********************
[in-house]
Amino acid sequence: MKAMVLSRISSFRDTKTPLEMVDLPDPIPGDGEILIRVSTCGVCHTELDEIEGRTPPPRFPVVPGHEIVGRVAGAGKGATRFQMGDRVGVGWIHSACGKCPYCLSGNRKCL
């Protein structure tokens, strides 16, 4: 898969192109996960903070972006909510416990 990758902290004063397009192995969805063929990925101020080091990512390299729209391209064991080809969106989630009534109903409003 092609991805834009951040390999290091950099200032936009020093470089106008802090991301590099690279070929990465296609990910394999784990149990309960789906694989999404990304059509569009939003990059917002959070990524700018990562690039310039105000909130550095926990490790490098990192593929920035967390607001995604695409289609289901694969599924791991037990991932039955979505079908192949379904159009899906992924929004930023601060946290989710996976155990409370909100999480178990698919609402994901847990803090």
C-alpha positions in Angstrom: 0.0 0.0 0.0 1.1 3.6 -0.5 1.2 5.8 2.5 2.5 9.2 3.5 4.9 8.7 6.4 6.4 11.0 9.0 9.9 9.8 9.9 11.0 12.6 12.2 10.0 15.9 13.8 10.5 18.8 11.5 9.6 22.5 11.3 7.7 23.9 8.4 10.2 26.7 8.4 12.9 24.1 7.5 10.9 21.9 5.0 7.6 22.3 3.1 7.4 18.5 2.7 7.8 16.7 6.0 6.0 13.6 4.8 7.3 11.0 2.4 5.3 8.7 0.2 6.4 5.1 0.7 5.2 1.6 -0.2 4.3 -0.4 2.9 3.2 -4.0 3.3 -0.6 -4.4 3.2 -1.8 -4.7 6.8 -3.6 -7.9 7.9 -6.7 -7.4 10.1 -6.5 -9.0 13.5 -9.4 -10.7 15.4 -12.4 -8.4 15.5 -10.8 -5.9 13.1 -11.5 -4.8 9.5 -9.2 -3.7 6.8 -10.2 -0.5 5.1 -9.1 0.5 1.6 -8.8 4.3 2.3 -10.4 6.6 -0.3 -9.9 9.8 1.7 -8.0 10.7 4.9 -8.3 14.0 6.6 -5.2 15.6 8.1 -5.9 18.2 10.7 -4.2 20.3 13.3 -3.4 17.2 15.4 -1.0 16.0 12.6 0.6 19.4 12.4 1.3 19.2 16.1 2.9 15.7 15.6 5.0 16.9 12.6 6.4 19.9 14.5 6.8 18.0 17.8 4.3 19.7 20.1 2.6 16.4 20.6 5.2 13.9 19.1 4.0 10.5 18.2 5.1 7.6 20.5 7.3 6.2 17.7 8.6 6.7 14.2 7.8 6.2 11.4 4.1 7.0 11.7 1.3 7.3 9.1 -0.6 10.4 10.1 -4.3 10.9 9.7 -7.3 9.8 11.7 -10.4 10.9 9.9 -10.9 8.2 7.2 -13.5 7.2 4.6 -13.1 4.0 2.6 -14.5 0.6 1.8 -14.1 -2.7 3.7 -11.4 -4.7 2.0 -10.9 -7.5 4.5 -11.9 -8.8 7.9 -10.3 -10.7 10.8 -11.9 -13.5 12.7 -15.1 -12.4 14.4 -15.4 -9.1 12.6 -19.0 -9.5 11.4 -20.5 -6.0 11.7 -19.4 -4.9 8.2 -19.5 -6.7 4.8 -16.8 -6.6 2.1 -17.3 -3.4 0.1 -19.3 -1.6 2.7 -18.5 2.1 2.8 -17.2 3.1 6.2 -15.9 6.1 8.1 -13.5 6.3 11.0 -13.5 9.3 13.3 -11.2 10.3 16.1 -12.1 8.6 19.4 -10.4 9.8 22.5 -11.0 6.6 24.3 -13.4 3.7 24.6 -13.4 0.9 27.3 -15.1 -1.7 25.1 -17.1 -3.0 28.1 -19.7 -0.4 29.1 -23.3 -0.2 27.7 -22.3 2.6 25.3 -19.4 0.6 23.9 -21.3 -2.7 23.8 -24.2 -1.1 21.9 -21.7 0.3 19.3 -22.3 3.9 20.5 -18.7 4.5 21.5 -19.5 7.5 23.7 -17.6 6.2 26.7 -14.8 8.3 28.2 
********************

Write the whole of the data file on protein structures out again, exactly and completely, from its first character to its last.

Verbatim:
[in-house]
Amino acid sequence: MKAMVLSRISSFRDTKTPLEMVDLPDPIPGDGEILIRVSTCGVCHTELDEIEGRTPPPRFPVVPGHEIVGRVAGAGKGATRFQMGDRVGVGWIHSACGKCPYCLSGNRKCL
């Protein structure tokens, strides 16, 4: 898969192109996960903070972006909510416990 990758902290004063397009192995969805063929990925101020080091990512390299729209391209064991080809969106989630009534109903409003 092609991805834009951040390999290091950099200032936009020093470089106008802090991301590099690279070929990465296609990910394999784990149990309960789906694989999404990304059509569009939003990059917002959070990524700018990562690039310039105000909130550095926990490790490098990192593929920035967390607001995604695409289609289901694969599924791991037990991932039955979505079908192949379904159009899906992924929004930023601060946290989710996976155990409370909100999480178990698919609402994901847990803090």
C-alpha positions in Angstrom: 0.0 0.0 0.0 1.1 3.6 -0.5 1.2 5.8 2.5 2.5 9.2 3.5 4.9 8.7 6.4 6.4 11.0 9.0 9.9 9.8 9.9 11.0 12.6 12.2 10.0 15.9 13.8 10.5 18.8 11.5 9.6 22.5 11.3 7.7 23.9 8.4 10.2 26.7 8.4 12.9 24.1 7.5 10.9 21.9 5.0 7.6 22.3 3.1 7.4 18.5 2.7 7.8 16.7 6.0 6.0 13.6 4.8 7.3 11.0 2.4 5.3 8.7 0.2 6.4 5.1 0.7 5.2 1.6 -0.2 4.3 -0.4 2.9 3.2 -4.0 3.3 -0.6 -4.4 3.2 -1.8 -4.7 6.8 -3.6 -7.9 7.9 -6.7 -7.4 10.1 -6.5 -9.0 13.5 -9.4 -10.7 15.4 -12.4 -8.4 15.5 -10.8 -5.9 13.1 -11.5 -4.8 9.5 -9.2 -3.7 6.8 -10.2 -0.5 5.1 -9.1 0.5 1.6 -8.8 4.3 2.3 -10.4 6.6 -0.3 -9.9 9.8 1.7 -8.0 10.7 4.9 -8.3 14.0 6.6 -5.2 15.6 8.1 -5.9 18.2 10.7 -4.2 20.3 13.3 -3.4 17.2 15.4 -1.0 16.0 12.6 0.6 19.4 12.4 1.3 19.2 16.1 2.9 15.7 15.6 5.0 16.9 12.6 6.4 19.9 14.5 6.8 18.0 17.8 4.3 19.7 20.1 2.6 16.4 20.6 5.2 13.9 19.1 4.0 10.5 18.2 5.1 7.6 20.5 7.3 6.2 17.7 8.6 6.7 14.2 7.8 6.2 11.4 4.1 7.0 11.7 1.3 7.3 9.1 -0.6 10.4 10.1 -4.3 10.9 9.7 -7.3 9.8 11.7 -10.4 10.9 9.9 -10.9 8.2 7.2 -13.5 7.2 4.6 -13.1 4.0 2.6 -14.5 0.6 1.8 -14.1 -2.7 3.7 -11.4 -4.7 2.0 -10.9 -7.5 4.5 -11.9 -8.8 7.9 -10.3 -10.7 10.8 -11.9 -13.5 12.7 -15.1 -12.4 14.4 -15.4 -9.1 12.6 -19.0 -9.5 11.4 -20.5 -6.0 11.7 -19.4 -4.9 8.2 -19.5 -6.7 4.8 -16.8 -6.6 2.1 -17.3 -3.4 0.1 -19.3 -1.6 2.7 -18.5 2.1 2.8 -17.2 3.1 6.2 -15.9 6.1 8.1 -13.5 6.3 11.0 -13.5 9.3 13.3 -11.2 10.3 16.1 -12.1 8.6 19.4 -10.4 9.8 22.5 -11.0 6.6 24.3 -13.4 3.7 24.6 -13.4 0.9 27.3 -15.1 -1.7 25.1 -17.1 -3.0 28.1 -19.7 -0.4 29.1 -23.3 -0.2 27.7 -22.3 2.6 25.3 -19.4 0.6 23.9 -21.3 -2.7 23.8 -24.2 -1.1 21.9 -21.7 0.3 19.3 -22.3 3.9 20.5 -18.7 4.5 21.5 -19.5 7.5 23.7 -17.6 6.2 26.7 -14.8 8.3 28.2 